Our department arose from the Center for Medical Informatics, formed by the College of Physicians and Surgeons and Presbyterian Hospital in 1987. The Center became a formal department and began training graduate students in 1994, making it the second oldest such department in the country.
Columbia University Medical Center (CUMC) first entered the informatics age under the leadership of William A. Bauman, MD, from the 1960s through the 1980s. In 1983, Robert I. Levy, MD, former head of NHLBI and a recognized leader in lipid metabolism research, joined the CUMC’s dean’s office. Convinced of the value of information technology in health care, Dr. Levy participated in congressional hearings on the National Library of Medicine Integrated Academic Information Management System (IAIMS) initiative and brought that initiative to Columbia.
Rachael K. Anderson, MLS, director of the health sciences library, led the IAIMS planning and prototyping projects. In 1987, based on the success of those projects, Dr. Henrik Bendixen, Vice President of the health sciences campus, and Dr. Thomas Q. Morris, President of the Presbyterian Hospital, created a unique unit, initially known as the Center for Medical Informatics. They recruited a well-known leader in the field, Paul D. Clayton, PhD, who had helped to develop the highly regarded and innovative clinical systems at LDS Hospital in Salt Lake City. Dr. Clayton was named Director of the new center, Professor in the Department of Medicine (and later, the Department of Radiology), and Director of Clinical Information Services at Presbyterian Hospital.
Dr. Clayton quickly recruited a talented staff of faculty and postdocs from Columbia and surrounding universities. Armed with a diagram of a state-of-the-art clinical information system, Dr. Clayton raised awareness and built enthusiasm for integrated information systems. In 1988, the team obtained a $3.8 million IAMIS implementation grant and a $10 million deal with IBM to build such a system. The system went live in 1989, incorporating a flexible clinical data repository, a knowledge-based terminology, and an automated decision-support system. In 1995, the system won the inaugural Nicholas E. Davies Award.
The academic unit flourished. Its early research areas were information architecture, automated decision support including the Arden Syntax, knowledge-based terminologies, natural language processing, data modeling, health information standards including HL7, security, and education. The center obtained a National Library of Medicine training grant for postdocs in 1992, and it received approval for a graduate degree program in 1994. The center became a full department in the College of Physicians and Surgeons later in 1994. The department grew the graduate program, put natural language processing into routine use, created the first large-scale Web-based clinical information system, began working on health information exchange, and recruited a bioinformatician jointly with the Columbia Genome Center.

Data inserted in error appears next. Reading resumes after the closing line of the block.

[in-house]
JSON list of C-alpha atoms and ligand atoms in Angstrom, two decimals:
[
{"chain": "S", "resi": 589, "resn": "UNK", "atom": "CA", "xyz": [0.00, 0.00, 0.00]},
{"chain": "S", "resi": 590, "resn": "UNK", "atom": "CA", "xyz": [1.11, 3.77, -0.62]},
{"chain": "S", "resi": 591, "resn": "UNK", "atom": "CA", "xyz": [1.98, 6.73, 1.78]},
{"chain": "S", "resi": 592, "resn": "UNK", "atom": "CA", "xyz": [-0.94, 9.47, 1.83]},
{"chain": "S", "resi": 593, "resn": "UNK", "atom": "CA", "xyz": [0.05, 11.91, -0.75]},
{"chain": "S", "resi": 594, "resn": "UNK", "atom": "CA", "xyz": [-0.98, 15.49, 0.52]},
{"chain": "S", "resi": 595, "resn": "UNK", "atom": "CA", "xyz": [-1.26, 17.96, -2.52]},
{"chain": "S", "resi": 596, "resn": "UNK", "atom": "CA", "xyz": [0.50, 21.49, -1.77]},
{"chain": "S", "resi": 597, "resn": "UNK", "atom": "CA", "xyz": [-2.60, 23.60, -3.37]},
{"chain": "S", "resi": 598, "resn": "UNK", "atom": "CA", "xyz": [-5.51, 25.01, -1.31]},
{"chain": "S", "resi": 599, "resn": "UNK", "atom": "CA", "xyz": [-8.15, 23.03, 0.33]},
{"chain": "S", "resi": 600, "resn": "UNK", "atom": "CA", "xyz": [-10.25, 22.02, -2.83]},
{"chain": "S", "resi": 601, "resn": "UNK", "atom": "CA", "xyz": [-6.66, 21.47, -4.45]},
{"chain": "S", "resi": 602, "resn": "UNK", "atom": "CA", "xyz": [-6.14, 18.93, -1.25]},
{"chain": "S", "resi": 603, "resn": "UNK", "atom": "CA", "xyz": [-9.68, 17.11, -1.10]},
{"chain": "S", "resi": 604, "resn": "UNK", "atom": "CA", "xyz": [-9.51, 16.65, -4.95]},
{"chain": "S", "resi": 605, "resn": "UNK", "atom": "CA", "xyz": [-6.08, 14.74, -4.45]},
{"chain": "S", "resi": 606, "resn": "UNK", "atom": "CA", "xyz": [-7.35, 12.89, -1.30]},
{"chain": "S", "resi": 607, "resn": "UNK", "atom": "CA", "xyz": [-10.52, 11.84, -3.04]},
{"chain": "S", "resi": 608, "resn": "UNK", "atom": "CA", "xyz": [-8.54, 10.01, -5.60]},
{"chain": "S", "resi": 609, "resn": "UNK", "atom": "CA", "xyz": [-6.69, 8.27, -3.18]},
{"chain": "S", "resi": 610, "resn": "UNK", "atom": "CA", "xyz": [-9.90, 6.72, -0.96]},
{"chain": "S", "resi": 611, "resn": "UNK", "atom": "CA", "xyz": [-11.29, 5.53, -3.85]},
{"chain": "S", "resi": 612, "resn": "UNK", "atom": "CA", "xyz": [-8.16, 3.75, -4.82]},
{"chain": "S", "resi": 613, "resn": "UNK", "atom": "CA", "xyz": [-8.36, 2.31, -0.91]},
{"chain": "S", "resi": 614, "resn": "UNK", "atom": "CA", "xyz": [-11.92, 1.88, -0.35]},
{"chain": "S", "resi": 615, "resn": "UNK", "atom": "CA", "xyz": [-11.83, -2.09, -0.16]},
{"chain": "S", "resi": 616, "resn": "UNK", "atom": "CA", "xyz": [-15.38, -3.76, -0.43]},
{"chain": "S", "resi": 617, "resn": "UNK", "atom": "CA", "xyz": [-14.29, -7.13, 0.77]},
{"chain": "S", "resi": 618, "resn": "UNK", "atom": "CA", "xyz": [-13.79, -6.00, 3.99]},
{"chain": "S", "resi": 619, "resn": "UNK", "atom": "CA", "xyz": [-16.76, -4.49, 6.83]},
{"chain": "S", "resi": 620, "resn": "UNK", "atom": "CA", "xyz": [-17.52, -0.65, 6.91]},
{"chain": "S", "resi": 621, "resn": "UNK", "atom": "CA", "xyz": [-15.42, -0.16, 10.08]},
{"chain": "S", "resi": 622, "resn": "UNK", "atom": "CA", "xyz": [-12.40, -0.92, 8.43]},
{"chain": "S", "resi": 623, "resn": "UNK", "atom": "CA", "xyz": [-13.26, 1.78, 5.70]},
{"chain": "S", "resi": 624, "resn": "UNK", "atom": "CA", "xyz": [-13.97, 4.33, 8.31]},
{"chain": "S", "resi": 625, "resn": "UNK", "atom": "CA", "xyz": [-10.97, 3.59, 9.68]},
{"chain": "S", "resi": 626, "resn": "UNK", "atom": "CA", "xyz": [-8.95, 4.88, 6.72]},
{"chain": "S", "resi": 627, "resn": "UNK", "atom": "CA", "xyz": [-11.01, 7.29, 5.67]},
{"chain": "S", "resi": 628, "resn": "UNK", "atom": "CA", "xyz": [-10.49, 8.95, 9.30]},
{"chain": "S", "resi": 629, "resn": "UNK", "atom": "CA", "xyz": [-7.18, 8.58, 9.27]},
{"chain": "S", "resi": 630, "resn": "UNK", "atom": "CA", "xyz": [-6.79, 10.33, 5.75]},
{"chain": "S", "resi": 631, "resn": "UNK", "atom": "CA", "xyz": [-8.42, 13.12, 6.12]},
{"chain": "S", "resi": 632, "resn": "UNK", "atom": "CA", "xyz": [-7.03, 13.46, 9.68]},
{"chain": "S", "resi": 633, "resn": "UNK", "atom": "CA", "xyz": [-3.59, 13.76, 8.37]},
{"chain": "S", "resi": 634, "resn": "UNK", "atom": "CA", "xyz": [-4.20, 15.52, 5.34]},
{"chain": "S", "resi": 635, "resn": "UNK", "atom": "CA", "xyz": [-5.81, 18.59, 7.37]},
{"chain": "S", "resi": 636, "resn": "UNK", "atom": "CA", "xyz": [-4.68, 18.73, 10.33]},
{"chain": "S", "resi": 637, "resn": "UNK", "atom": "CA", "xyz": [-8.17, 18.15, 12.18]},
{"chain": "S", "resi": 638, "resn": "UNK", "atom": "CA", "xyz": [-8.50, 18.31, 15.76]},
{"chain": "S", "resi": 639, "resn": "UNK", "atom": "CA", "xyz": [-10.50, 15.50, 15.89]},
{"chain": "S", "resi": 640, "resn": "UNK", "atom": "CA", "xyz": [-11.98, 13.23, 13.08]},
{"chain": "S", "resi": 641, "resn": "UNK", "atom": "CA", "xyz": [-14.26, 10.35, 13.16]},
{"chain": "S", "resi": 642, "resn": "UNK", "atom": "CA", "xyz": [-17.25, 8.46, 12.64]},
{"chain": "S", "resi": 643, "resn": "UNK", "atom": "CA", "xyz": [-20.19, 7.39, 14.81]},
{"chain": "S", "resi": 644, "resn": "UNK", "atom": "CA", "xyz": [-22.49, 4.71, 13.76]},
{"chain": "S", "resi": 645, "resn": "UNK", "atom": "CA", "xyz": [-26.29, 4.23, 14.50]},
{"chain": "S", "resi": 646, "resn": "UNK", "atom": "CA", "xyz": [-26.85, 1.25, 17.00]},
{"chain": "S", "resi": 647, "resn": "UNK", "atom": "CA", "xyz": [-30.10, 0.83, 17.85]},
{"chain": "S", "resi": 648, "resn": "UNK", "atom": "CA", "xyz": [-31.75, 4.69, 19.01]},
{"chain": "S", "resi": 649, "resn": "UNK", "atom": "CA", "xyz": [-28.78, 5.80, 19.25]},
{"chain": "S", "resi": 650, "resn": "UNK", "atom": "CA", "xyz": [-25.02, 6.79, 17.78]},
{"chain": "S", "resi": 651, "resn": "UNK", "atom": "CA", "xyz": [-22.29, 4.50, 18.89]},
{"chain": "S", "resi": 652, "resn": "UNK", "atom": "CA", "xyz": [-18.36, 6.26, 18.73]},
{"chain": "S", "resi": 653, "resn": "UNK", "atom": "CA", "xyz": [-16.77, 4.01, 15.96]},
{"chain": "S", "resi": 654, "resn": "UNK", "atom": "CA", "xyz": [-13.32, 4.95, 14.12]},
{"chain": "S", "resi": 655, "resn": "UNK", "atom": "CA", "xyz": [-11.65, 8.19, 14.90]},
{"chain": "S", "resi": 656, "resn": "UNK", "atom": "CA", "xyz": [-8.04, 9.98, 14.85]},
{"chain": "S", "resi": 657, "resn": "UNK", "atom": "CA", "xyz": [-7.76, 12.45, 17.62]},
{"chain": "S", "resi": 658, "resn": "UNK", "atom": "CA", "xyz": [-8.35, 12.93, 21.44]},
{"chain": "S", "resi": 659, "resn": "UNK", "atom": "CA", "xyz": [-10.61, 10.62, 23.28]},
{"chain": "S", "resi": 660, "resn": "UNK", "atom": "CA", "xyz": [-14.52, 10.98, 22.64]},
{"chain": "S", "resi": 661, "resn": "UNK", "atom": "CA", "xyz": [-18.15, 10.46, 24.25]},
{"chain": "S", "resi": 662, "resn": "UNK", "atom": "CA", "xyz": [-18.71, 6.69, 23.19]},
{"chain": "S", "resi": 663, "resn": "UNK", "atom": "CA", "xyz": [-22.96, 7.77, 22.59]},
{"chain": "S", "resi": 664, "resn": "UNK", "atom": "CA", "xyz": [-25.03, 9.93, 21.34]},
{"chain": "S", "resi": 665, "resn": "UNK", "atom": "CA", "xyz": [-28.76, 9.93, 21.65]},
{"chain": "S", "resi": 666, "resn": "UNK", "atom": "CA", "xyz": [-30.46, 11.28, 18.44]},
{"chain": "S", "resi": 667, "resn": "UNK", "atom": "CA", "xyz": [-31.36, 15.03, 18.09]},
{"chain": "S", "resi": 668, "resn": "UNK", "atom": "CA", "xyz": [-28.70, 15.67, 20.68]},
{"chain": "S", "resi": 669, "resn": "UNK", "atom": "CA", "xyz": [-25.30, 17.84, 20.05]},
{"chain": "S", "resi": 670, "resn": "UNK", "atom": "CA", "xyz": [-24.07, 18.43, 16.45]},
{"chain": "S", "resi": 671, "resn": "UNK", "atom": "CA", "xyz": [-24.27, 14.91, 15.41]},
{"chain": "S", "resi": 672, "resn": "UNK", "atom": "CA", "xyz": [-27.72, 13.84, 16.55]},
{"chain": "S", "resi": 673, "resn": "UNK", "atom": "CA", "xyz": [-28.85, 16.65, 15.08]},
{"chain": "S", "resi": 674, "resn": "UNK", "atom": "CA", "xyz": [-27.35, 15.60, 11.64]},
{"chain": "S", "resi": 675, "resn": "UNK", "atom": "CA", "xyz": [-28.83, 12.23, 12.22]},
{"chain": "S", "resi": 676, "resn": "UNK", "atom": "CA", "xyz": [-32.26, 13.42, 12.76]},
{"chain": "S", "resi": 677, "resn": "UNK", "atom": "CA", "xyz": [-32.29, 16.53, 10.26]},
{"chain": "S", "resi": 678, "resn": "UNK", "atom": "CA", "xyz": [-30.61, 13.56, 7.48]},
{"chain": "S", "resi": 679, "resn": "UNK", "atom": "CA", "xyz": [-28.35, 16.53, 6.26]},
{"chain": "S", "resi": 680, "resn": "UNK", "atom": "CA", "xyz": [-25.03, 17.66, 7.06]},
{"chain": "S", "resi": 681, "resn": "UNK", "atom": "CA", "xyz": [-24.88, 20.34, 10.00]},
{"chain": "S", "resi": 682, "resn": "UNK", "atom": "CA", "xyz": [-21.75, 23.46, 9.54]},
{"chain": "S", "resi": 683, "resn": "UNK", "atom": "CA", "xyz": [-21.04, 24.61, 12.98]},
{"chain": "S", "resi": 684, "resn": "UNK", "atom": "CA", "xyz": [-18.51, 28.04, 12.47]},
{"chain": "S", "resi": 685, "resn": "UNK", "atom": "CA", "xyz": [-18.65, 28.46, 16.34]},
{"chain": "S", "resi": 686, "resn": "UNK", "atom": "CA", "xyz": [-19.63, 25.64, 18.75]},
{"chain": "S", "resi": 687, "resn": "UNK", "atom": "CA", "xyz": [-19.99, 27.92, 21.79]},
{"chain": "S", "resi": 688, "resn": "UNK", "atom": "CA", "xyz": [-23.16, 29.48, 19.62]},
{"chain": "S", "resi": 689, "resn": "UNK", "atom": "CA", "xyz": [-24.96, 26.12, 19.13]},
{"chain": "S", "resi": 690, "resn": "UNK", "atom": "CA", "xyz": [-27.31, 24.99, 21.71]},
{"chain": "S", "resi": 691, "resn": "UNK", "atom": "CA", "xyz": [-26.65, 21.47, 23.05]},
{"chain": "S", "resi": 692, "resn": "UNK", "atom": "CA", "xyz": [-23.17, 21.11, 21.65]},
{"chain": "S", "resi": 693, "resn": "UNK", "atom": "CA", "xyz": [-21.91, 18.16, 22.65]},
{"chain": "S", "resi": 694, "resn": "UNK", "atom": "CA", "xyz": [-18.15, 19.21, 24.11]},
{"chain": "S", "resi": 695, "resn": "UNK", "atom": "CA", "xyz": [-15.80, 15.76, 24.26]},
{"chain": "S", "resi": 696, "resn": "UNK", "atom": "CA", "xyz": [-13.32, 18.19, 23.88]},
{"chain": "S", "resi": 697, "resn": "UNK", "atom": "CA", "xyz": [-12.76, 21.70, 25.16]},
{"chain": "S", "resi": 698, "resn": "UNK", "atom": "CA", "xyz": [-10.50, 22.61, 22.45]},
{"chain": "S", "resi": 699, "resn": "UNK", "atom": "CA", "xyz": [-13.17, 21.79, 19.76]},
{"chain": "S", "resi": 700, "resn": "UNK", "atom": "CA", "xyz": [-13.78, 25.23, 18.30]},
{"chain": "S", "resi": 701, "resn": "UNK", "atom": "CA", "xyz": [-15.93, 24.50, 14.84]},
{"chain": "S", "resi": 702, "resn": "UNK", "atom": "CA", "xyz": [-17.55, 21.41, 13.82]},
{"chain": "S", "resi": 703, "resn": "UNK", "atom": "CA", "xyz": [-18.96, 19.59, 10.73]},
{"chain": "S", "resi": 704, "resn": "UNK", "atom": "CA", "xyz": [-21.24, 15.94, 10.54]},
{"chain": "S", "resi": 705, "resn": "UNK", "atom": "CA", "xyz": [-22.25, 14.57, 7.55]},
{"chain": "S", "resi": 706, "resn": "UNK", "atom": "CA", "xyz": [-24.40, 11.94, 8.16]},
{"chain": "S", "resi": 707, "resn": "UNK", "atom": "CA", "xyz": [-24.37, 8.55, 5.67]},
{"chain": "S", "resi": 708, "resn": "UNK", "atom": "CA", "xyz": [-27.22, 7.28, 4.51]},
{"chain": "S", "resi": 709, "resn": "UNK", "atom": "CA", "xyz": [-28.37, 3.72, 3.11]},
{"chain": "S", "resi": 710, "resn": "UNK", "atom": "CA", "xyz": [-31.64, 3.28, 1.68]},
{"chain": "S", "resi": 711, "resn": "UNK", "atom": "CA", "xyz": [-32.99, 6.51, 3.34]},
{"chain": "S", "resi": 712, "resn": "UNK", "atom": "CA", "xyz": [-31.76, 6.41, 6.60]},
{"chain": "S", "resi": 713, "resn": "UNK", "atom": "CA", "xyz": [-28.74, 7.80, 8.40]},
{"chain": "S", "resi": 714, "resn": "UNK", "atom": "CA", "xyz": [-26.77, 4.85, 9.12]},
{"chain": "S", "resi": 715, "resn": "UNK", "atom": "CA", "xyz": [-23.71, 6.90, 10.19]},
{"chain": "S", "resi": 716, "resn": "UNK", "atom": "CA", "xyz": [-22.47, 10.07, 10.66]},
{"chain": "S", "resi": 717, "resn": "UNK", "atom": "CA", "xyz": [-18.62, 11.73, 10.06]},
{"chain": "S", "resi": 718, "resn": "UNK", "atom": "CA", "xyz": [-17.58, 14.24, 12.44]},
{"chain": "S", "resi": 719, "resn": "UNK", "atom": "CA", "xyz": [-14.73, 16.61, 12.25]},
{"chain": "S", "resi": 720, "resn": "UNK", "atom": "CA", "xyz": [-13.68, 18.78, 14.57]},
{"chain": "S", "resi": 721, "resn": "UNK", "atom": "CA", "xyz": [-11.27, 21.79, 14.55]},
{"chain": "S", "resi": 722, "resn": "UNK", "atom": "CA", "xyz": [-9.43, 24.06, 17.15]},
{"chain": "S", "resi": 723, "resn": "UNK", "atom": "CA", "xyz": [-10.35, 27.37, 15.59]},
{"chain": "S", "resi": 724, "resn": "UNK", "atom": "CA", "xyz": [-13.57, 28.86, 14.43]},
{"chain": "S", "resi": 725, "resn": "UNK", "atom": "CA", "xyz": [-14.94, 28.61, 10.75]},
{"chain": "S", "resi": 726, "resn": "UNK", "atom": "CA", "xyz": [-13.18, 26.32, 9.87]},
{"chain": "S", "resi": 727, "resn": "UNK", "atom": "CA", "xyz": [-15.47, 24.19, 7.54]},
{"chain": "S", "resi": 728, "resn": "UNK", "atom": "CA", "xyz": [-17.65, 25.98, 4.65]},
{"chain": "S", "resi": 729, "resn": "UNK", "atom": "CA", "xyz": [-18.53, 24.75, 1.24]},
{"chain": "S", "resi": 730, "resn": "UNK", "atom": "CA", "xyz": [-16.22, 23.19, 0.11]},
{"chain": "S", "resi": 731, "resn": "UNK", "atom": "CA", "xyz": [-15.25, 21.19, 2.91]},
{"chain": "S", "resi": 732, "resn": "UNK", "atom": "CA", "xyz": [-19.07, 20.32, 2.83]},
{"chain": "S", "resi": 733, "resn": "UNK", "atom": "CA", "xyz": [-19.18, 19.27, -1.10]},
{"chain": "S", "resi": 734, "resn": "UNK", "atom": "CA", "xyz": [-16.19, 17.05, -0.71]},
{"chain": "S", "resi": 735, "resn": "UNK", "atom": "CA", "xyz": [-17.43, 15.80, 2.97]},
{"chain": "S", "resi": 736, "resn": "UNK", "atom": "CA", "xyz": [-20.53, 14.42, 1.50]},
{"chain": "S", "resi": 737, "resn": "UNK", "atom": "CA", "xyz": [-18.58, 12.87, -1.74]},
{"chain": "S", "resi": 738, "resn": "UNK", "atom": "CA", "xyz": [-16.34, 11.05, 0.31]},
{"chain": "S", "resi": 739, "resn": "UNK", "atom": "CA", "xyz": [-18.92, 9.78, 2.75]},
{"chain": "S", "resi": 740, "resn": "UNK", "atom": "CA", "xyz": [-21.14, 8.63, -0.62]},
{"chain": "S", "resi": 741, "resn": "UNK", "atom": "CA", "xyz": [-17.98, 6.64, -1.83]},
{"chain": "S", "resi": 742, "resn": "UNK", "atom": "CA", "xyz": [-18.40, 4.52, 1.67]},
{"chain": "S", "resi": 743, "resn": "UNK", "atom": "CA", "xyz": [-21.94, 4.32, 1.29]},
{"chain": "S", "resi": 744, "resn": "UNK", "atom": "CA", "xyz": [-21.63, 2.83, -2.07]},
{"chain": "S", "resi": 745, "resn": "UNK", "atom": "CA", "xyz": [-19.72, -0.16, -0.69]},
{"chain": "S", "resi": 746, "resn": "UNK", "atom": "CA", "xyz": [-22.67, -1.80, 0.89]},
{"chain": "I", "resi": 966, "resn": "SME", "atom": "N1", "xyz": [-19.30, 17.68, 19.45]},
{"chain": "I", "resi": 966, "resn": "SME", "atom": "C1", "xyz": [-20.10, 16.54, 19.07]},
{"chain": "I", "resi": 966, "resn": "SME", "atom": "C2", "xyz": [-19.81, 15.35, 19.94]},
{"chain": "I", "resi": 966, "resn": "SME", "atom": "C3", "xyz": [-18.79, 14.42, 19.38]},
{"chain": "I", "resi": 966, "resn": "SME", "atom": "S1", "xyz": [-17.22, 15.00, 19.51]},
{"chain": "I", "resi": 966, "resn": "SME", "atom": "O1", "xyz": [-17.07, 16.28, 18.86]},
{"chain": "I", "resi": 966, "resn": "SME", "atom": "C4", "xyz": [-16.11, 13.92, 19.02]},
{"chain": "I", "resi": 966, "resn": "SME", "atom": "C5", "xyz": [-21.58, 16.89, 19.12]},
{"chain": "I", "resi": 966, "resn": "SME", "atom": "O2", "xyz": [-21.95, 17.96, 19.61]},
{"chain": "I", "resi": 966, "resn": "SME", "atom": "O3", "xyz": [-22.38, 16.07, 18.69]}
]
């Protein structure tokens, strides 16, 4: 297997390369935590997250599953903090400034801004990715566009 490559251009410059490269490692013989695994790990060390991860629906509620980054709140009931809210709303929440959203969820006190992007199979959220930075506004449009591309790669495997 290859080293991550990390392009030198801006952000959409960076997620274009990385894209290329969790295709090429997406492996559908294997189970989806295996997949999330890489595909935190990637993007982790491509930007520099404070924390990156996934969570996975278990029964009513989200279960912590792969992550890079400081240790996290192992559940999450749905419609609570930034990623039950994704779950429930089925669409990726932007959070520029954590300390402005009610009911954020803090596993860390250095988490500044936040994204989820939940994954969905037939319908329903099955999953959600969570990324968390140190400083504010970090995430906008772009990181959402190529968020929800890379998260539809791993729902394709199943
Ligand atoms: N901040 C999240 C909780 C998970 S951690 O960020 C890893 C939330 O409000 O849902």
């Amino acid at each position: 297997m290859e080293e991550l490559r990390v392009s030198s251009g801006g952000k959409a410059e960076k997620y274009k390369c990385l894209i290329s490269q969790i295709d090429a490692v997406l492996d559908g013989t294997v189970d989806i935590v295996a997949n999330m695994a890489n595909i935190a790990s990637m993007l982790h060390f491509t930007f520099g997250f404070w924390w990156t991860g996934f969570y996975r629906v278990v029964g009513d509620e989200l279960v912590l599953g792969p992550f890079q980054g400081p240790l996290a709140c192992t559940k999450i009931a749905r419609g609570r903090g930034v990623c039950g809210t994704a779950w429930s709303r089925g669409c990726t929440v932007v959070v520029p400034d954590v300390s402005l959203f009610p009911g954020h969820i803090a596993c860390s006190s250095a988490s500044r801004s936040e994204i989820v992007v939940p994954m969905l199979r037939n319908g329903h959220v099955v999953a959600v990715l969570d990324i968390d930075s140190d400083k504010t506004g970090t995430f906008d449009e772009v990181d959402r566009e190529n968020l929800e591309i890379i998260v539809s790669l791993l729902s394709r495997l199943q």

In 1998, Dr. Clayton returned to Utah, and Edward H. Shortliffe, MD, PhD, was recruited to chair the department in 2000 with appointments in medical informatics, medicine, and computer science. Dr. Shortliffe expanded the department’s faculty and graduate program, overhauled the informatics curriculum, and created initiatives in public health informatics and in cognition and human factors. In collaboration with the Columbia Genome Center and the Department of Biochemistry and Molecular Biophysics, Dr. Shortliffe helped create the Center for Computational Biology and Bioinformatics (C2B2), directed jointly by biochemist Dr. Barry Honig and Dr. Andrea Califano, a newly recruited member of the informatics department. To reflect the expansion of the department’s research into new areas, Dr. Shortliffe renamed the department Biomedical Informatics in 2003.
Dr. Shortliffe stepped down as chair in 2007, and George Hripcsak, MD, MS, was appointed as the new chair, Vivian Beaumont Allen Professor of Biomedical Informatics, and Director of Medical Informatics Services. Dr. Hripcsak focused on the recruitment of junior faculty, expanding research in translational bioinformatics and clinical informatics, creating campus-wide initiatives in personalized medicine and health practice research, strengthening ties with New York-Presbyterian Hospital, and ensuring financial stability.
The department participates in the ambulatory electronic health record rollout for Columbia University’s Faculty Practice Organization. The Columbia University Medical Center chief information officer and the Faculty Practice Organization chief medical officer are both faculty members of the department. Departmental faculty lead the informatics core of Columbia University’s CTSA (Clinical and Translational Science Award).